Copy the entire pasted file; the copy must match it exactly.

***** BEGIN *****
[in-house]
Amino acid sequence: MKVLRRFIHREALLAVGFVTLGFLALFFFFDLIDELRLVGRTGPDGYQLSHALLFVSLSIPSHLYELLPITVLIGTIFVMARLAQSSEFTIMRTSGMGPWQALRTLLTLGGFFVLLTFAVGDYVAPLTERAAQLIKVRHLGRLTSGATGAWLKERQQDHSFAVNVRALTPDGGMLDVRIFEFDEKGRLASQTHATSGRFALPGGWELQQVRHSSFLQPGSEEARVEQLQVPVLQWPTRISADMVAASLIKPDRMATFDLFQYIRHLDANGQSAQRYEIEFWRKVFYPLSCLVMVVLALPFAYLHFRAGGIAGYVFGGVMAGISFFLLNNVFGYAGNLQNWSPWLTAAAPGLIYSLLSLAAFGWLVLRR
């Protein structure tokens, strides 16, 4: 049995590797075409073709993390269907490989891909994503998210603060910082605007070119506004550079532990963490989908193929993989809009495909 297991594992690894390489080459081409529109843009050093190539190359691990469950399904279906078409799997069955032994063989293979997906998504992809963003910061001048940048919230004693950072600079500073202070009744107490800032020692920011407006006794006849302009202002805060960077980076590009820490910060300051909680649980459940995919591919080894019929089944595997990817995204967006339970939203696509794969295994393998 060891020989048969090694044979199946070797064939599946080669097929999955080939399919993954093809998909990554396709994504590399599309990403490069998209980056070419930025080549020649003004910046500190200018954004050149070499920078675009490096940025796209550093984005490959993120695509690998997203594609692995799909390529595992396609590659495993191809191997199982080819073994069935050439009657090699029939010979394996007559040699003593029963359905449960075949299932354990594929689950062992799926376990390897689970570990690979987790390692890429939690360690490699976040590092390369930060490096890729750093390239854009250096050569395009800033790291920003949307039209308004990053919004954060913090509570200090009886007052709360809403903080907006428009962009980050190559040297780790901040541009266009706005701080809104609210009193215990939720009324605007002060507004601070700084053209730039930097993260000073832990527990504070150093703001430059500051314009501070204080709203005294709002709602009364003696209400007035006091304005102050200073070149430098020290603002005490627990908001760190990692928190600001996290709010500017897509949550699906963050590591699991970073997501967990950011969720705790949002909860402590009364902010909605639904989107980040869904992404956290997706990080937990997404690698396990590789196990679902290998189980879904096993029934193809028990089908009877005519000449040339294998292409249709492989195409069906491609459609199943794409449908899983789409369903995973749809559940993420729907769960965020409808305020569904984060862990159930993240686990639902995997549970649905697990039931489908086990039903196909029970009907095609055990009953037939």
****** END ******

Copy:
[in-house]
Amino acid sequence: MKVLRRFIHREALLAVGFVTLGFLALFFFFDLIDELRLVGRTGPDGYQLSHALLFVSLSIPSHLYELLPITVLIGTIFVMARLAQSSEFTIMRTSGMGPWQALRTLLTLGGFFVLLTFAVGDYVAPLTERAAQLIKVRHLGRLTSGATGAWLKERQQDHSFAVNVRALTPDGGMLDVRIFEFDEKGRLASQTHATSGRFALPGGWELQQVRHSSFLQPGSEEARVEQLQVPVLQWPTRISADMVAASLIKPDRMATFDLFQYIRHLDANGQSAQRYEIEFWRKVFYPLSCLVMVVLALPFAYLHFRAGGIAGYVFGGVMAGISFFLLNNVFGYAGNLQNWSPWLTAAAPGLIYSLLSLAAFGWLVLRR
């Protein structure tokens, strides 16, 4: 049995590797075409073709993390269907490989891909994503998210603060910082605007070119506004550079532990963490989908193929993989809009495909 297991594992690894390489080459081409529109843009050093190539190359691990469950399904279906078409799997069955032994063989293979997906998504992809963003910061001048940048919230004693950072600079500073202070009744107490800032020692920011407006006794006849302009202002805060960077980076590009820490910060300051909680649980459940995919591919080894019929089944595997990817995204967006339970939203696509794969295994393998 060891020989048969090694044979199946070797064939599946080669097929999955080939399919993954093809998909990554396709994504590399599309990403490069998209980056070419930025080549020649003004910046500190200018954004050149070499920078675009490096940025796209550093984005490959993120695509690998997203594609692995799909390529595992396609590659495993191809191997199982080819073994069935050439009657090699029939010979394996007559040699003593029963359905449960075949299932354990594929689950062992799926376990390897689970570990690979987790390692890429939690360690490699976040590092390369930060490096890729750093390239854009250096050569395009800033790291920003949307039209308004990053919004954060913090509570200090009886007052709360809403903080907006428009962009980050190559040297780790901040541009266009706005701080809104609210009193215990939720009324605007002060507004601070700084053209730039930097993260000073832990527990504070150093703001430059500051314009501070204080709203005294709002709602009364003696209400007035006091304005102050200073070149430098020290603002005490627990908001760190990692928190600001996290709010500017897509949550699906963050590591699991970073997501967990950011969720705790949002909860402590009364902010909605639904989107980040869904992404956290997706990080937990997404690698396990590789196990679902290998189980879904096993029934193809028990089908009877005519000449040339294998292409249709492989195409069906491609459609199943794409449908899983789409369903995973749809559940993420729907769960965020409808305020569904984060862990159930993240686990639902995997549970649905697990039931489908086990039903196909029970009907095609055990009953037939």